A Soldier’s Traumatic Injury in Iraq to Recovery and Participation in Warrior Games
May 15, 2013 | 1037 views | 0 0 comments | 4 4 recommendations | email to a friend | print
FORT CARSON, Colo. -  Army Veteran Randall McMinn from Linden, Texas is competing in the cycling, swimming, sitting volleyball and wheelchair basketball events of the 2013 Warrior Games. The weeklong event begins May 11 and will pit more than 200 wounded service members from across the Department of Defense and United Kingdom against each other. Service members will compete in track and field, sitting volleyball, shooting, swimming, archery, cycling and wheelchair basketball events.  
( US Army photo by Sgt. Victor J. Ayala, 210th Mobile Public Affairs Detachment)
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COLORADO SPRINGS, Colo. – From the moment a new recruit first puts on the uniform or she takes it off for the last time, he or she is taught to leave behind the possibility of failure and the temptation of quitting. That crucial lesson sticks with most veterans long after their time in service. This is especially true for Army veteran Randall “Blake” McMinn who, nearly seven years after his medical retirement, continues to live with limitations imposed upon him by wounds of war. Despite an amputation of his right leg below the knee, a series of painful reconstructive surgeries on his left foot, and constant neck and back pain, McMinn is representing the Army in the Warrior Games for a third consecutive year. From his traumatic injury in Iraq to his recovery and participation in the games, McMinn never gave up and has no plans to slow down now.

The Linden, Texas native’s military career was cut short when an improvised explosive device blast in Iraq crippled the vehicle he was driving and nearly killed him. Immediately after the blast, McMinn put out a fire on the right side of his body and lifted himself out of the vehicle and onto the ground. It was when he tried to move his right leg he saw just how bad a shape he was in. After that, he says, the memories run together.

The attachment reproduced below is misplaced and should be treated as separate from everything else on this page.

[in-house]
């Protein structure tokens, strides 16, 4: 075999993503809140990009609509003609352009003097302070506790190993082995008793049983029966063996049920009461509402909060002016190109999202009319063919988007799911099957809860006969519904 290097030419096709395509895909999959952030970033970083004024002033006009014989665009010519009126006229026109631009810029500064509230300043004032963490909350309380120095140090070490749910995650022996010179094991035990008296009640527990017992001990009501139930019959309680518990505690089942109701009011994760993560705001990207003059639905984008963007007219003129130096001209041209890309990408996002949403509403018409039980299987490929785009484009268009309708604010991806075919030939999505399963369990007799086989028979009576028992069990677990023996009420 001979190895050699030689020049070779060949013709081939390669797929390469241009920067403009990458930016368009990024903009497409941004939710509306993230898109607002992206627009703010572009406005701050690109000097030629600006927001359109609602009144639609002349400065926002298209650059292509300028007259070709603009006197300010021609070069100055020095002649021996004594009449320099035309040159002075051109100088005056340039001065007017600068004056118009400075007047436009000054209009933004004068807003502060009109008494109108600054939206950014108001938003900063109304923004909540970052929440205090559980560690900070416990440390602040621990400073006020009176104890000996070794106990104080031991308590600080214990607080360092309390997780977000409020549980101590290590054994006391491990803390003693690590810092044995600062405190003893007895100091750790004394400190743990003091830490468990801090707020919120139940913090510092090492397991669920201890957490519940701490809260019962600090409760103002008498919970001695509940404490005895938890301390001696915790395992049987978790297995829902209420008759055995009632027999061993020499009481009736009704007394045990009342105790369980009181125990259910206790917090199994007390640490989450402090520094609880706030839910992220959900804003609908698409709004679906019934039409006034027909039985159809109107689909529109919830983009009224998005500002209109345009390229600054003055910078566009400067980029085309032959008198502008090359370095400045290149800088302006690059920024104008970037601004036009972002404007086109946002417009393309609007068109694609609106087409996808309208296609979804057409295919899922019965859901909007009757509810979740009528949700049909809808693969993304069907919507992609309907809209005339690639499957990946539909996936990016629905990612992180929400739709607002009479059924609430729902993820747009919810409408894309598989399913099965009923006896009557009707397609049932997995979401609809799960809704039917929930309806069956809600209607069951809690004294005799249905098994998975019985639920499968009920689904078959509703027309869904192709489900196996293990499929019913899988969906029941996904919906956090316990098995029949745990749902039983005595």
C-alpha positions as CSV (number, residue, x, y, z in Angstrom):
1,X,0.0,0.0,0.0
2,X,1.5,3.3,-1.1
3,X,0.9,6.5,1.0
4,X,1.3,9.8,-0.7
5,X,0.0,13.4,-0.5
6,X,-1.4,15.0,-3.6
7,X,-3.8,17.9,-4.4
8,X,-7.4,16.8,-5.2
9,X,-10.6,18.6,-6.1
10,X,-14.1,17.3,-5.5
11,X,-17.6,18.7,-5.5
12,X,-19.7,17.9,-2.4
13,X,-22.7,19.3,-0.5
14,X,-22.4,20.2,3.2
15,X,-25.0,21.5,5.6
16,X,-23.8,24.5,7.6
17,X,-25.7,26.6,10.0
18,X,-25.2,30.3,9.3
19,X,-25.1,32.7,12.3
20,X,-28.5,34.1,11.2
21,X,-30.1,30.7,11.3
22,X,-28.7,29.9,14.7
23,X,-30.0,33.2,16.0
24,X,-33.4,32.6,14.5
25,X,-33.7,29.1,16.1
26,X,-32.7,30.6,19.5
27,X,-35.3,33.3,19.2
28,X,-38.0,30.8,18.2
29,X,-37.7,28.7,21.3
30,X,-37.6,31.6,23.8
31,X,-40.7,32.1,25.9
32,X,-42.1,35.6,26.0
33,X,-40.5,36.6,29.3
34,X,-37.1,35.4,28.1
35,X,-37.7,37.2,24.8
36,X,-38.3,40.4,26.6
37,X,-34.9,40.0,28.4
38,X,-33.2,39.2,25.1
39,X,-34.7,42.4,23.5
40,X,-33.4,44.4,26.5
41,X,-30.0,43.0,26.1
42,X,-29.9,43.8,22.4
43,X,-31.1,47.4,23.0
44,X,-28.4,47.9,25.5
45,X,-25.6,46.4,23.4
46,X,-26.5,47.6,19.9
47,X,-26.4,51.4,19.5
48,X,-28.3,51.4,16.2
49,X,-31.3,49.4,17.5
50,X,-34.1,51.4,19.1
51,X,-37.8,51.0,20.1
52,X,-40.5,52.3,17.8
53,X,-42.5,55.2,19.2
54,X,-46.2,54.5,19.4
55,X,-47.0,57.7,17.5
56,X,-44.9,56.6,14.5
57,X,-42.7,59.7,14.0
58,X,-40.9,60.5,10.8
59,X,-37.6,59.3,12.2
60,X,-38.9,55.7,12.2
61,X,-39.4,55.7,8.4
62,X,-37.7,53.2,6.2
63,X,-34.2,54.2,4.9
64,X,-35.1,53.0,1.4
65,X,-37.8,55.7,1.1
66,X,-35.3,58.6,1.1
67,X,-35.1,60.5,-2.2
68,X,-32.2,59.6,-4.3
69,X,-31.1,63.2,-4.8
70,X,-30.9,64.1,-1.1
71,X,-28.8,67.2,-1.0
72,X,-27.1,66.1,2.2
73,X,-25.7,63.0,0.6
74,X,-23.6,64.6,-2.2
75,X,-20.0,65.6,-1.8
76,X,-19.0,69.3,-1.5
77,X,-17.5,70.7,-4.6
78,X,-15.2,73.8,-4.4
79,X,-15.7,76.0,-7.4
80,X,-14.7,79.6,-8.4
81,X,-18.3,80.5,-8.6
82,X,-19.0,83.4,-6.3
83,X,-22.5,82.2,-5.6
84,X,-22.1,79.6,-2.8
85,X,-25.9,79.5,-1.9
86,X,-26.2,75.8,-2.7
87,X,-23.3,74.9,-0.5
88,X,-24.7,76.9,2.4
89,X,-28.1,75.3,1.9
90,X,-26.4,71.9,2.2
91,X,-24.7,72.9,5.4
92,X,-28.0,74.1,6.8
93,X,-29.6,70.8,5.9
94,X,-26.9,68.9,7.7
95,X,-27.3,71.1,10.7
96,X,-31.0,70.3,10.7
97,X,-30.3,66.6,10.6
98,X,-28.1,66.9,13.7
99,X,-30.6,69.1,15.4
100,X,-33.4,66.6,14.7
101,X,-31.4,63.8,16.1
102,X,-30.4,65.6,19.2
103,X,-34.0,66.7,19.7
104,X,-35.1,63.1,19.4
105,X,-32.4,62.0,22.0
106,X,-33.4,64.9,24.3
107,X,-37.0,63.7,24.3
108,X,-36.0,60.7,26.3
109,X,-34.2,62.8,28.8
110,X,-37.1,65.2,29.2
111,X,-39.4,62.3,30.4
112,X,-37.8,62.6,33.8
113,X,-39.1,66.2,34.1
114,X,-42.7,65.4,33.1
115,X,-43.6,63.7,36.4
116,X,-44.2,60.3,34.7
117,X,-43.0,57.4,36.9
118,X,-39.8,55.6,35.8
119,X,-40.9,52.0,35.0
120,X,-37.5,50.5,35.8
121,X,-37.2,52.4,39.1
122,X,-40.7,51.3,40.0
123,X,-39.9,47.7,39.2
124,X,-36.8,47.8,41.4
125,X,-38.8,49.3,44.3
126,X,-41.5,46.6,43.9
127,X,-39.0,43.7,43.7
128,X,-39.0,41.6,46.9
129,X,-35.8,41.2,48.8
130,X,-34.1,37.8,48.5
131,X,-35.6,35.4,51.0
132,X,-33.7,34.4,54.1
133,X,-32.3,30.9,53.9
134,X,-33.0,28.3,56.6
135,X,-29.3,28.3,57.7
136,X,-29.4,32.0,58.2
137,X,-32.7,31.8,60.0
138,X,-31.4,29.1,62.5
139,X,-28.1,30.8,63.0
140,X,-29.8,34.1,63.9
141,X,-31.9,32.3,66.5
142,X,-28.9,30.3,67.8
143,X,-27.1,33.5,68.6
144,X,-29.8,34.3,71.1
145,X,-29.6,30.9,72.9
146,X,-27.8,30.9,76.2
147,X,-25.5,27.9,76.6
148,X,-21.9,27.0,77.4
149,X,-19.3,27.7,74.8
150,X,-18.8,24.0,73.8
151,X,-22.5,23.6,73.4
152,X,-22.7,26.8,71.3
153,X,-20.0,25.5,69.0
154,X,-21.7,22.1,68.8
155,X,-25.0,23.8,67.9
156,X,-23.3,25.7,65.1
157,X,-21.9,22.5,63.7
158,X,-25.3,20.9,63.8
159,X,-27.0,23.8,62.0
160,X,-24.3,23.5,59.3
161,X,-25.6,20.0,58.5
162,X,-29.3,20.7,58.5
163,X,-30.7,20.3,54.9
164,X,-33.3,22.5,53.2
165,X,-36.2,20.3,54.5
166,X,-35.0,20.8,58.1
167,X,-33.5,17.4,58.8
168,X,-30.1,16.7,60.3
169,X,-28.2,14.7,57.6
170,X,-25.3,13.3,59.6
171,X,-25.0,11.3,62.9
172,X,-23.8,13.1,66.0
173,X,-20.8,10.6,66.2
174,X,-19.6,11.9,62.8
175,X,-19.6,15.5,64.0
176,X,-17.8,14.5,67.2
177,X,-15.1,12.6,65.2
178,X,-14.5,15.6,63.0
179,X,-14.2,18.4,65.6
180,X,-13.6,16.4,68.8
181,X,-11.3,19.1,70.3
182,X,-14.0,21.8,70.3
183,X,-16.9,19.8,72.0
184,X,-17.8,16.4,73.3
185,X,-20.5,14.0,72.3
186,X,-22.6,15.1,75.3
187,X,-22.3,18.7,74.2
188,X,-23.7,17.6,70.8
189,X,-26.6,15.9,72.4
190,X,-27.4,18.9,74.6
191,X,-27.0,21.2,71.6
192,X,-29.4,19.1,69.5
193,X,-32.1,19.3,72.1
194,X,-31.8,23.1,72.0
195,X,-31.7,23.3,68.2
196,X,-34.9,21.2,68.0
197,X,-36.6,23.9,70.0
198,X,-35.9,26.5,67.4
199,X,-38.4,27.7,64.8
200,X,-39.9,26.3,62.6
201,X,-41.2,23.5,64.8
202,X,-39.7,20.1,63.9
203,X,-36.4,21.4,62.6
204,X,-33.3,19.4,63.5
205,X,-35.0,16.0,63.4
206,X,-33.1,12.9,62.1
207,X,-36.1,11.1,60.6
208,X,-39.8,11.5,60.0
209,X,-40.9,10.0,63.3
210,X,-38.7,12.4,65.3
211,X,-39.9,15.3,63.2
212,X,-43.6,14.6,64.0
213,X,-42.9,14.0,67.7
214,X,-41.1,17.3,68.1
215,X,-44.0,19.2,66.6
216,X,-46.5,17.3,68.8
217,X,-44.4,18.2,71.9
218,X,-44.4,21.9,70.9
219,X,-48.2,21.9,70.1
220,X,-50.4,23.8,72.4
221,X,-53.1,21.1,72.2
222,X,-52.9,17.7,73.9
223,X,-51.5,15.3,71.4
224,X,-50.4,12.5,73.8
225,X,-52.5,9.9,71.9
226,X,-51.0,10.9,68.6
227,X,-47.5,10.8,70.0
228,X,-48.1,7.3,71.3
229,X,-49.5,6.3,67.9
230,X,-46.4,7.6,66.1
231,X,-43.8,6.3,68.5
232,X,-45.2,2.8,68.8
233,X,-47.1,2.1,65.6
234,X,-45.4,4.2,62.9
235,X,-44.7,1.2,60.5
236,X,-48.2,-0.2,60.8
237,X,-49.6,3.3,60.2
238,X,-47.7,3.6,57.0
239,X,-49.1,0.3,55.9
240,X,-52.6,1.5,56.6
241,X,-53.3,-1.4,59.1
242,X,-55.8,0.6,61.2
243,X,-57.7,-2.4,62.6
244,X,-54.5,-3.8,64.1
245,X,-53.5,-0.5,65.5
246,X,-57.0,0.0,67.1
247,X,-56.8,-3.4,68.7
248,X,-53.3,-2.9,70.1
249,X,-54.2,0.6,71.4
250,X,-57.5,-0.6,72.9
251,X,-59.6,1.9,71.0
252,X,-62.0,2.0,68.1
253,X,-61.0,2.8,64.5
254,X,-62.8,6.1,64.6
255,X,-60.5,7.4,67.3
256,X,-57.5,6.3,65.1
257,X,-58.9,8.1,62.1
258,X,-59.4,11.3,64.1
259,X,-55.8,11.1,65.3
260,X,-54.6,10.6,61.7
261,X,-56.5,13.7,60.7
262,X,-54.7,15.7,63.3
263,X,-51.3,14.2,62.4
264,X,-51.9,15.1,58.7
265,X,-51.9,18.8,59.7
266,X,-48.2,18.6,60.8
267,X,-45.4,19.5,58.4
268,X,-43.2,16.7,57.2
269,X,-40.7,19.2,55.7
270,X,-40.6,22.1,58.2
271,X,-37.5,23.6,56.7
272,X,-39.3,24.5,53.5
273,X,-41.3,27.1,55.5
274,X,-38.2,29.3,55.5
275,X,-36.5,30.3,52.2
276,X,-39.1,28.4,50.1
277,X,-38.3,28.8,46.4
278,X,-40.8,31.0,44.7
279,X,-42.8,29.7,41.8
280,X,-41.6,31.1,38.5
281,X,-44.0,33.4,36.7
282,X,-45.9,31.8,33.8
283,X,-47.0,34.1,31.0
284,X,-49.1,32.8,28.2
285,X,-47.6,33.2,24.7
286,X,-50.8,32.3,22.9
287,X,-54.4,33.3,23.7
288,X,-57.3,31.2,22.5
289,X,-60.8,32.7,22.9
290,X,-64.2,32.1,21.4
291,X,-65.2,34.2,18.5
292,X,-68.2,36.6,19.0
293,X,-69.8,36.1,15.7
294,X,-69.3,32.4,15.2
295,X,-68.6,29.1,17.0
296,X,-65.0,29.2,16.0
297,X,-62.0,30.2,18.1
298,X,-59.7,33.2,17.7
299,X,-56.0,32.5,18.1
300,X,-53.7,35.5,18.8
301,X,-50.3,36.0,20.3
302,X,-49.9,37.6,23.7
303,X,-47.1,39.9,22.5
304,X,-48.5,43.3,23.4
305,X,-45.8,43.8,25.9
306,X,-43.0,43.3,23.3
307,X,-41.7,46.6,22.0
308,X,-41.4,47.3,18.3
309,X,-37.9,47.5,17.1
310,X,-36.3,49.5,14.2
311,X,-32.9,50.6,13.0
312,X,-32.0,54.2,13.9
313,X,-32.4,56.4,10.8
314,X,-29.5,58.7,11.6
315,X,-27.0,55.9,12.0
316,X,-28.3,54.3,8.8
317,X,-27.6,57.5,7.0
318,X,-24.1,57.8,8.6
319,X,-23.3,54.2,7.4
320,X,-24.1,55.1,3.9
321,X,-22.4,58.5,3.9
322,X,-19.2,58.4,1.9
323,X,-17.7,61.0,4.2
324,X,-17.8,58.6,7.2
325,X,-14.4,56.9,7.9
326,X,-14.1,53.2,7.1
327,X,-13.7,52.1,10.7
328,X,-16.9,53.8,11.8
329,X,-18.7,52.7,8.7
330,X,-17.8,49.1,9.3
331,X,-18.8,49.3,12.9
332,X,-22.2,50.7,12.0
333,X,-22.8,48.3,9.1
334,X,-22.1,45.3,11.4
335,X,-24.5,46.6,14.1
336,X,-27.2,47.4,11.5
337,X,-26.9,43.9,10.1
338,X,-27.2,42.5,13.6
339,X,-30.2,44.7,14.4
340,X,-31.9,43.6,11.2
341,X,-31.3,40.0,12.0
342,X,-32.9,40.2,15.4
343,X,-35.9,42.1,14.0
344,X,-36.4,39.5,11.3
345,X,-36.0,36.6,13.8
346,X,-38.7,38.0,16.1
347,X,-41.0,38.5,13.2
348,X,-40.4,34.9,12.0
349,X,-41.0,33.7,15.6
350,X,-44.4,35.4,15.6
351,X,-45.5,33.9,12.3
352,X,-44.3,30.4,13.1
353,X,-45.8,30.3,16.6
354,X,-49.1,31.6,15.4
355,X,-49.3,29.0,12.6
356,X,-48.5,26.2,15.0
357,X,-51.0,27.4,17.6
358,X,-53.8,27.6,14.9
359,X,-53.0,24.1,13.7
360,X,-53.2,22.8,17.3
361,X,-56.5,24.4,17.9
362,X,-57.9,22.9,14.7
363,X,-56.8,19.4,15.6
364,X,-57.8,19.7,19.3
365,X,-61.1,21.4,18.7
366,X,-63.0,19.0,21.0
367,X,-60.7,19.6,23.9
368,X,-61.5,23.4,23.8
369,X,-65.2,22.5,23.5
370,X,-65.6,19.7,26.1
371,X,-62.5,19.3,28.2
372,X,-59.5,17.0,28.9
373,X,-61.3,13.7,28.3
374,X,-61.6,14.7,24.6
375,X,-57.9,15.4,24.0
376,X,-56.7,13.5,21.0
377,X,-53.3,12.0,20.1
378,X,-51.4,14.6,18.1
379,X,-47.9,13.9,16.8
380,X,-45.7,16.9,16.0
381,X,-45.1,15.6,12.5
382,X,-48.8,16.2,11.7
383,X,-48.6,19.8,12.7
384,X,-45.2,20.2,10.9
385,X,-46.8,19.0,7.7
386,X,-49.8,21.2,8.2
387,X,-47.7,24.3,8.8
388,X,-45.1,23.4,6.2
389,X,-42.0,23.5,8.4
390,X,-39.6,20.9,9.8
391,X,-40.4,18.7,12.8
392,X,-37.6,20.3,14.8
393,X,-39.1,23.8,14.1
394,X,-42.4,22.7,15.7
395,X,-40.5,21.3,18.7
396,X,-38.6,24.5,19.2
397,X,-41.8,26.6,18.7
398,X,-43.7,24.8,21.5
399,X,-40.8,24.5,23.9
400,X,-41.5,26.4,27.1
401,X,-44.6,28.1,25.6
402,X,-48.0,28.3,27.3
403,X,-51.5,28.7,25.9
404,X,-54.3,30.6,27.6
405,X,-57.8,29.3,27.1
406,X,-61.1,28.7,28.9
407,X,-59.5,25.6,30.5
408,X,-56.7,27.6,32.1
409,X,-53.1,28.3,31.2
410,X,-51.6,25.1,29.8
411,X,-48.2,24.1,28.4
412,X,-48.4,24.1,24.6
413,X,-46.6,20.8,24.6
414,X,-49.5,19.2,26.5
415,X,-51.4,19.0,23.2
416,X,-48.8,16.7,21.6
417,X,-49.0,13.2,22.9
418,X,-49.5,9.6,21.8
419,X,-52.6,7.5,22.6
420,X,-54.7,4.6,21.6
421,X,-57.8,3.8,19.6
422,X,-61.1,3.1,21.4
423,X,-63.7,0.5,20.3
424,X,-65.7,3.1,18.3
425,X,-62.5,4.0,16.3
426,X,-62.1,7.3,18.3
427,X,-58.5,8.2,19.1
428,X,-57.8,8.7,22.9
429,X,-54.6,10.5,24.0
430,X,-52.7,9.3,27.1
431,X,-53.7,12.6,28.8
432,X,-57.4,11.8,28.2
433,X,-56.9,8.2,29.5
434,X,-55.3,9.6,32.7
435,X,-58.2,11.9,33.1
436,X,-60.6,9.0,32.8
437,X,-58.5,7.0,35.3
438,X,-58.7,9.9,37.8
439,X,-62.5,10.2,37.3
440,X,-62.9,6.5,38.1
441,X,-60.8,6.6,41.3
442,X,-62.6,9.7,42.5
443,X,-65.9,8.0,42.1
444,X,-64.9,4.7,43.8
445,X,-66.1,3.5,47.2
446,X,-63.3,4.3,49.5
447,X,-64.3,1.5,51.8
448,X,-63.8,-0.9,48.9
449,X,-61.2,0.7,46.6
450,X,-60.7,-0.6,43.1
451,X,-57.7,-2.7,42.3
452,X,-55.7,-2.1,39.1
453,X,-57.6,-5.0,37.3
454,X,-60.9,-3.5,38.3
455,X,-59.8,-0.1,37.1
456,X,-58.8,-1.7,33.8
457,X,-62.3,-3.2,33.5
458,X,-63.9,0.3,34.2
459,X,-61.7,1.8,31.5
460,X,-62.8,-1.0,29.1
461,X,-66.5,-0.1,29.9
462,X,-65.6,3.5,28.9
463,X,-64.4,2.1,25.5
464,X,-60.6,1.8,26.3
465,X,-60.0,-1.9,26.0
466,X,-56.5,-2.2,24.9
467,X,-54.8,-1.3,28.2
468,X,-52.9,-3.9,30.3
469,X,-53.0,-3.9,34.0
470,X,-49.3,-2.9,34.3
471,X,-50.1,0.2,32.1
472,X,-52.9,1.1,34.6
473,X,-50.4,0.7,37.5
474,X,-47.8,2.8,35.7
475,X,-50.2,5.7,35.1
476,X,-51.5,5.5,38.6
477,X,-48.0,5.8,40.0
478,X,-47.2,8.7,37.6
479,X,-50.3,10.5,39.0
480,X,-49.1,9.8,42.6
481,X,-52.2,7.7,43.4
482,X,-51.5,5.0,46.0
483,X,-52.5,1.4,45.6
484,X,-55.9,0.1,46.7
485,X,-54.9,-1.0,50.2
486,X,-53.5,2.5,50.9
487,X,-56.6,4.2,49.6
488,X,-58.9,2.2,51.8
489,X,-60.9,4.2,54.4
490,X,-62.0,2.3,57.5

“I remember them giving me morphine and one of the guys giving me a can of Copenhagen saying I’d need it more than he did,” said McMinn. “Next thing, I woke up in a hospital bed with the amputation.”

McMinn was then returned the U.S. where he underwent therapy and reconstructive surgery at the Center for the Intrepid in Fort Sam Houston, Texas. McMinn says he found himself in a dark place at first. When he left Iraq in December of 2007, he weighed 185 pounds. He weighed roughly 120 a mere two months later.

“It was bad,” said McMinn. “But I saw guys with double amputations, and guys missing arms and eyes. They were getting out and staying active. It really inspired me.”

By November of 2008, McMinn was medically retired and by 2009 had moved to Las Vegas, Nev., where he first encountered the adaptive sport of wheelchair basketball. With the inspiration of fellow wounded warriors fresh in his mind, he started playing for a team called the Silver Bandits and became hooked, he said. He later played for the University of Texas at Arlington and practiced with the Dallas Mavericks. Military veterans on the Mavericks brought the Warrior Games to his attention, and he’s been representing the Army ever since.

McMinn credits a large amount of his recovery to the Warrior Games and adaptive sports in particular.

“Attending the Warrior Games in past years has given me an appreciation for being active despite my injuries and has been therapeutic by helping me to connect with those who share similar experience,” he said.

This year, McMinn will be competing in the cycling, swimming, sitting volleyball and wheelchair basketball events. He is also looking forward to having his wife and family attend the games to support him.

More than five years after his injury, McMinn continues to persevere despite pain and injury, proving the values that served him in the Army serve him still.

 



 
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